Posted tagged ‘airports’

Area talk

May 22, 2009

A few days ago I was checking in for my flight at an airport, when a flustered lady pushed her way up to the desk where I was just being served.

‘I need to check in, I am late,’ she pleaded. I stood aside. The woman behind the desk asked, ‘where are you flying to?’ – ‘Toronto, Canada,’ she replied.

The check-in woman took her hand off the keyboard. ‘There are no flights to Canada from here. You are flying via where?’ The anxious passenger responded, ‘Via Area B.’

‘Where are you travelling to first, I mean?’

‘Nowhere, until you’ve checked me in. This is Area B!’

‘Yes, it’s Area B, but I that doesn’t help you. Can I see your ticket?’

The anxious passenger was now coughing madly. My eyes met those of the woman behind the counter, and you could see we were both moving back a little, thinking Mexican swine flu. Through the coughing fit the passenger tried to say ‘e-ticket’ (which she pronounced like ‘EEEEE-ticket’). ‘Look, I was told to come to Area B, or maybe another area, I don’t recall. But this is an AREA, right? You can check me in at this AREA, yes?’

‘I’m not sure you are at the right area, and I do need to see a ticket or an e-ticket number.’

“My flight is leaving, I am not going to any other area, please, you must check me in.’ Coughing lady now dropped her handbag and varied contents rolled out over the floor. I helped her recover her possessions. ‘Thank you, Sir,’ she said; ‘Do you think this is my Area?’

Just then the person at the next desk beckoned me over to check me in, and I do not know whether the anxious, coughing passenger made it to Toronto, or whether she was able to persuade anyone that one area is as good as another. One thing is sure, getting through airports can be a challenge these days. I hope she made it.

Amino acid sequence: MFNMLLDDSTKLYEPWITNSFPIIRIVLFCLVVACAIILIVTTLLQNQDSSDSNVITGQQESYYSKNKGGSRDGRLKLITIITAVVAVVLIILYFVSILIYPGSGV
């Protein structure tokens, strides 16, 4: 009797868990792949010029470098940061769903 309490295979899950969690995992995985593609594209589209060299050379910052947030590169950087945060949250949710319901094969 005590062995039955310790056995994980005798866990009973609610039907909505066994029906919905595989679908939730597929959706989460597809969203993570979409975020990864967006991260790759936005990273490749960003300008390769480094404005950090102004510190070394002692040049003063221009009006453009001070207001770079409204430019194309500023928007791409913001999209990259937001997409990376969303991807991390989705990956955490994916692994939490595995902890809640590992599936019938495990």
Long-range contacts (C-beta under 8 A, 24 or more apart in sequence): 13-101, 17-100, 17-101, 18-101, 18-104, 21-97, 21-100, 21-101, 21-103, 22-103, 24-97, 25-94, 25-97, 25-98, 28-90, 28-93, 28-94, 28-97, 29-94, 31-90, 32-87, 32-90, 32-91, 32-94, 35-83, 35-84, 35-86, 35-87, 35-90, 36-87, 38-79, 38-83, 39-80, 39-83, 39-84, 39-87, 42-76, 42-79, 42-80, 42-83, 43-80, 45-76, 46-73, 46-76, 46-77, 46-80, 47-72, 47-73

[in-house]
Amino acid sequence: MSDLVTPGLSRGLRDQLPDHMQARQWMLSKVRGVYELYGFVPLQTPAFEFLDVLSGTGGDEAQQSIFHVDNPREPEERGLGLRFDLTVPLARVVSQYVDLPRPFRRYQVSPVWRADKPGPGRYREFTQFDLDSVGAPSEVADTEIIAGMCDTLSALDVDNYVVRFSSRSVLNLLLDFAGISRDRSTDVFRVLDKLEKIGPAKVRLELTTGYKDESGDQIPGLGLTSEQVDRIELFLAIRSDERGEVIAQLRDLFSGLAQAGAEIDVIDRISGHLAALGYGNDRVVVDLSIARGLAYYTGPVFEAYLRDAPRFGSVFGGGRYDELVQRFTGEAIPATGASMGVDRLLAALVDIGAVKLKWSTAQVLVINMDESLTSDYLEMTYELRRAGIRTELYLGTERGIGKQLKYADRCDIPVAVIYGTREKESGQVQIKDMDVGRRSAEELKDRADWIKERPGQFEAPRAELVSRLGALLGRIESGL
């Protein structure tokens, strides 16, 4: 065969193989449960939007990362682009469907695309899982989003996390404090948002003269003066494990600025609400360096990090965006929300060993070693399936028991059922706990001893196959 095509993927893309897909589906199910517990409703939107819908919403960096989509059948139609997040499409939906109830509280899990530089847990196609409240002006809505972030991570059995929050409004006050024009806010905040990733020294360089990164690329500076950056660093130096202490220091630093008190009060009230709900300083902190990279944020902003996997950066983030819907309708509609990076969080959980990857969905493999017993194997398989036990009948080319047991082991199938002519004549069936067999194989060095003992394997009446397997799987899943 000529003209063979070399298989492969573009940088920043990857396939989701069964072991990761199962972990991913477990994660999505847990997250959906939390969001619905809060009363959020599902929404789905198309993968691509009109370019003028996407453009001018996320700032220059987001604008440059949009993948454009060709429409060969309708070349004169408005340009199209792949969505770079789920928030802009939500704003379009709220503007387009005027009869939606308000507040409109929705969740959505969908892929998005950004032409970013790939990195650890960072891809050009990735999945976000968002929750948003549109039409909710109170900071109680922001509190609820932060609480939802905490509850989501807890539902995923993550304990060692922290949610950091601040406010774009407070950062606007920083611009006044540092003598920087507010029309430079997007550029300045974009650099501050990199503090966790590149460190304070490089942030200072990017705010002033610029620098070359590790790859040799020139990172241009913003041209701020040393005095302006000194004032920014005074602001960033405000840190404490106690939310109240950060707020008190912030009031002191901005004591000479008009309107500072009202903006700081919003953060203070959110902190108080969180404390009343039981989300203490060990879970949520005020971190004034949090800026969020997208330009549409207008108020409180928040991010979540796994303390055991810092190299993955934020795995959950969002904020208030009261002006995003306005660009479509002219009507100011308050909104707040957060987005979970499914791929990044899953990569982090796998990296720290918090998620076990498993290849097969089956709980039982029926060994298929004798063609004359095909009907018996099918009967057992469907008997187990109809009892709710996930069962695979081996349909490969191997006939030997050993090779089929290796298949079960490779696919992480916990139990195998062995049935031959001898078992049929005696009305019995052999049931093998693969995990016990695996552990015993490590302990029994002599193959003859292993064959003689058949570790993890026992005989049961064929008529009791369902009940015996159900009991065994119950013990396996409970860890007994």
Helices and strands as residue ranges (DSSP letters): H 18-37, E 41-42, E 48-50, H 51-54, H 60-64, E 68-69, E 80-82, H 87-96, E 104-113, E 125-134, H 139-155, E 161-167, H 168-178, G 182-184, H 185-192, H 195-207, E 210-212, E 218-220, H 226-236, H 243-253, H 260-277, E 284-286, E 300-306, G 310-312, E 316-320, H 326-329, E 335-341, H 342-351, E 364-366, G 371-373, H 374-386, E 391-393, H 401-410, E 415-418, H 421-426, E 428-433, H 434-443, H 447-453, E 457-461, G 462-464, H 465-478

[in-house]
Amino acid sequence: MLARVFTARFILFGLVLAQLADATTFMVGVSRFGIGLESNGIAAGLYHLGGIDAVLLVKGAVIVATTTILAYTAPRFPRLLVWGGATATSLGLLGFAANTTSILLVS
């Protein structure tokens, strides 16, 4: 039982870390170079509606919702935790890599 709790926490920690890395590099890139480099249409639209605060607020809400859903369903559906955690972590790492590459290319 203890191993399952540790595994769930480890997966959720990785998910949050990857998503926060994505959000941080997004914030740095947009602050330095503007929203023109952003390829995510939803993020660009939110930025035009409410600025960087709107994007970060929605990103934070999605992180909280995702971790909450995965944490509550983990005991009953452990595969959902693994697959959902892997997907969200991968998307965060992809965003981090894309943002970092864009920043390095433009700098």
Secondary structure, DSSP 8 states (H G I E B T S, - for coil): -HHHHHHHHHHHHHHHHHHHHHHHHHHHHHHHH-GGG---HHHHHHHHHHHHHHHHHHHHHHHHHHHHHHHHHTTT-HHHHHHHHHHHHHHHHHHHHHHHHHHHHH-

Airport blues

May 9, 2009

Today was a day of travelling. I had some business in Edinburgh in Scotland, and I so I flew out from Dublin in the morning and returned in the evening. 5.30am in Dublin airport, and it was pandemonium. The line to get through security went half way round the departures hall, so that despite my rather early arrival I seriously feared I would miss my plane. Somehow I just made it – via the by now habitual delay at the security screening area itself because something had set off the alarm, without anyone being able to work out what. Confusion on arrival at Edinburgh, because since my last visit they seem to have changed where everything is. And for my return journey late in the evening, the to-be-expected delay in the flight, probably caused by cumulative delays earlier on. Well, we still need to go places and I guess we get there, but who can seriously say nowadays that the flight itself and the lead-up to it and disengagement from it are any fun?

It was not always so. The first flight I can remember (which was indeed my first flight) was when we moved to Ireland in 1961. We boarded Aer Lingus in Düsseldorf, landed (and, as the horrible expression is nowadays, ‘deplaned’) in Manchester, before getting back on the same plane and flying on to Dublin. In Manchester we were led from the plane into the very small terminal building, where we were offered armchairs to sit in while men in white jackets brought us tea and coffee. It was extraordinarily civilised.

Nowadays airports are a curious mixture of shopping centre, bureaucratic torture chamber, long distance walking arena. The worse-for-wear survivors of hen party weekends, talking somewhat too loudly, share the space with grumpy looking businessmen, backpackers from Sweden, and people heading for Malaga wearing totally ridiculous clothes. You have this constant sense of seeing all of humanity and discovering you really don’t like any of them.

And yet, carbon footprints and all, I wouldn’t want to go back to the days when a day trip to Butlins Holiday camp was the most exotic trip many might expect to have. Globalising the world through air travel has been a big gain, and so I’ll put up with the discomforts and horrors. And if I meet you there, I’ll try to be nice.